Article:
10.3. Routing

Modern web applications use meaningful URLs to help users. Users are more likely to like a page and come back if the page uses a meaningful URL they can remember and use to directly visit a page.

Use the route() decorator to bind a function to a URL.

def index():
    return 'Index Page'

def hello():
    return 'Hello, World'

You can do more! You can make parts of the URL dynamic and attach multiple rules to a function.

10.3.1. Variable Rules

You can add variable sections to a URL by marking sections with <variable_name>. Your function then receives the <variable_name> as a keyword argument. Optionally, you can use a converter to specify the type of the argument like <converter:variable_name>.

def show_user_profile(username):
    # show the user profile for that user
    return f'User {username}'

def show_post(post_id):
    # show the post with the given id, the id is an integer
    return f'Post {post_id}'

def show_subpath(subpath):
    # show the subpath after /path/
    return f'Subpath {subpath}'

Converter types:


(default) accepts any text without a slash


accepts positive integers


accepts positive floating point values


like string but also accepts slashes


accepts UUID strings

10.3.2. Unique URLs / Redirection Behavior

The following two rules differ in their use of a trailing slash.

def projects():
    return 'The project page'

def about():
    return 'The about page'

The canonical URL for the projects endpoint has a trailing slash. It’s similar to a folder in a file system. If you access the URL without a trailing slash, Flask redirects you to the canonical URL with the trailing slash.

The canonical URL for the about endpoint does not have a trailing slash. It’s similar to the pathname of a file. Accessing the URL with a trailing slash produces a 404 “Not Found” error. This helps keep URLs unique for these resources, which helps search engines avoid indexing the same page twice.

10.3.3. URL Building

To build a URL to a specific function, use the url_for() function. It accepts the name of the function as its first argument and any number of keyword arguments, each corresponding to a variable part of the URL rule. Unknown variable parts are appended to the URL as query parameters.

Why would you want to build URLs using the URL reversing function url_for() instead of hard-coding them into your templates?

  1. Reversing is often more descriptive than hard-coding the URLs.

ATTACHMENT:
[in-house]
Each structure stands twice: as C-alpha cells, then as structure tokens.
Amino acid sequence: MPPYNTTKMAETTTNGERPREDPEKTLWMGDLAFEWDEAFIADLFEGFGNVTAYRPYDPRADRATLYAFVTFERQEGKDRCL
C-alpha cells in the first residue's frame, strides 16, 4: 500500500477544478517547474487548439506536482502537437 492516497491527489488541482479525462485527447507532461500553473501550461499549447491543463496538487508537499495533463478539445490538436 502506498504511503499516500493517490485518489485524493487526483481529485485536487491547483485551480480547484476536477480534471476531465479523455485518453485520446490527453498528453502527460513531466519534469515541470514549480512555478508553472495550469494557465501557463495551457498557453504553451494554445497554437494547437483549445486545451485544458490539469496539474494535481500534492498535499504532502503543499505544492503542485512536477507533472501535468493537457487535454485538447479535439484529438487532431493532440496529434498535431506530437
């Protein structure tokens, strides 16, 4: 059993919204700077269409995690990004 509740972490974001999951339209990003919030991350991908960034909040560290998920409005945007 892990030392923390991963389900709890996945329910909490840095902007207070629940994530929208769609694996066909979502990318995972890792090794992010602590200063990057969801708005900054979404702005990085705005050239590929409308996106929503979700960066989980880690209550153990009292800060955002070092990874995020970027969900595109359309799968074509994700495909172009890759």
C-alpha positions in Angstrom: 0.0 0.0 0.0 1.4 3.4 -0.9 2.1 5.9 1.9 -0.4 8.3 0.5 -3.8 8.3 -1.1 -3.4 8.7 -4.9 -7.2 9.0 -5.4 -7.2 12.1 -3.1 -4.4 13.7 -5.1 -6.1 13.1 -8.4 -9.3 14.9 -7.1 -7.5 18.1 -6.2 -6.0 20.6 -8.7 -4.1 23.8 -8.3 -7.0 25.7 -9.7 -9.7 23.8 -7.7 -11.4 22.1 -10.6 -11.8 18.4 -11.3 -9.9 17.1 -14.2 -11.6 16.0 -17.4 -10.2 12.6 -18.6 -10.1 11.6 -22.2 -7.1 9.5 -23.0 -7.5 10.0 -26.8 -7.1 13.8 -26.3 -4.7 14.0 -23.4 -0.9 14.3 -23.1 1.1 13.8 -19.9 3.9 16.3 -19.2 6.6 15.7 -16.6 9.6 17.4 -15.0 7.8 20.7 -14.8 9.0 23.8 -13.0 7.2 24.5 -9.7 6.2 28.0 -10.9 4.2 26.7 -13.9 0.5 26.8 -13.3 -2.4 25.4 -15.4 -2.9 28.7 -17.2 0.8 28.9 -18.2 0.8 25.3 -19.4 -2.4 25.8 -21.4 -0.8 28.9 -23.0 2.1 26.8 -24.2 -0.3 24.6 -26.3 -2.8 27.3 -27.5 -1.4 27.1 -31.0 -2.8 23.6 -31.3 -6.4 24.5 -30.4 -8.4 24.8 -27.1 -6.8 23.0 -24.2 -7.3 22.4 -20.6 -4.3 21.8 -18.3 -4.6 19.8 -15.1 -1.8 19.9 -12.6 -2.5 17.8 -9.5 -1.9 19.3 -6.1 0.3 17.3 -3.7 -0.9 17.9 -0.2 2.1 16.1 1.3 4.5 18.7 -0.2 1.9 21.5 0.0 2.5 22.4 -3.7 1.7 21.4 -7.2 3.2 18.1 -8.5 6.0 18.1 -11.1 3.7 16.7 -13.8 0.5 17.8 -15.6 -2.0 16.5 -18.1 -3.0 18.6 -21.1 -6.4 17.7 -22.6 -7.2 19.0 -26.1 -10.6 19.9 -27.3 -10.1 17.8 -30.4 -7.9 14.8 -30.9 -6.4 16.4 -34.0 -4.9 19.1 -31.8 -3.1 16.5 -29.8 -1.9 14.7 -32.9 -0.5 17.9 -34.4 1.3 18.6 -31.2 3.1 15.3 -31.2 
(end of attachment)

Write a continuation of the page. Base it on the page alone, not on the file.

2. You can change your URLs in one go instead of needing to remember to manually change hard-coded URLs.

  3. URL building handles escaping of special characters and Unicode data transparently.

  4. The generated paths are always absolute, avoiding unexpected behavior of relative paths in browsers.

  5. If your application is placed outside the URL root, for example, in /myapplication instead of /, url_for() properly handles that for you.

For example, here we use the test_request_context() method to try out url_for(). test_request_context() tells Flask to behave as though it’s handling a request even while we use a Python shell. See Context Locals.

from flask import url_for

def index():
    return 'index'

def login():
    return 'login'

def profile(username):
    return f'{username}\'s profile'

with app.test_request_context():
    print(url_for('login', next='/'))
    print(url_for('profile', username='John Doe'))

10.3.4. HTTP Methods

Web applications use different HTTP methods when accessing URLs. You should familiarize yourself with the HTTP methods as you work with Flask. By default, a route only answers to GET requests. You can use the methods argument of the route() decorator to handle different HTTP methods.

from flask import request

@app.route('/login', methods=['GET', 'POST'])
def login():
    if request.method == 'POST':
        return do_the_login()
        return show_the_login_form()

If GET is present, Flask automatically adds support for the HEAD method and handles HEAD requests according to the HTTP RFC. Likewise, OPTIONS is automatically implemented for you.

10.4. Static Files

Dynamic web applications also need static files. That’s usually where the CSS and JavaScript files are coming from. Ideally your web server is configured to serve them for you, but during development Flask can do that as well. Just create a folder called static in your package or next to your module and it will be available at /static on the application.

To generate URLs for static files, use the special 'static' endpoint name:

url_for('static', filename='style.css')

The file has to be stored on the filesystem as static/style.css.

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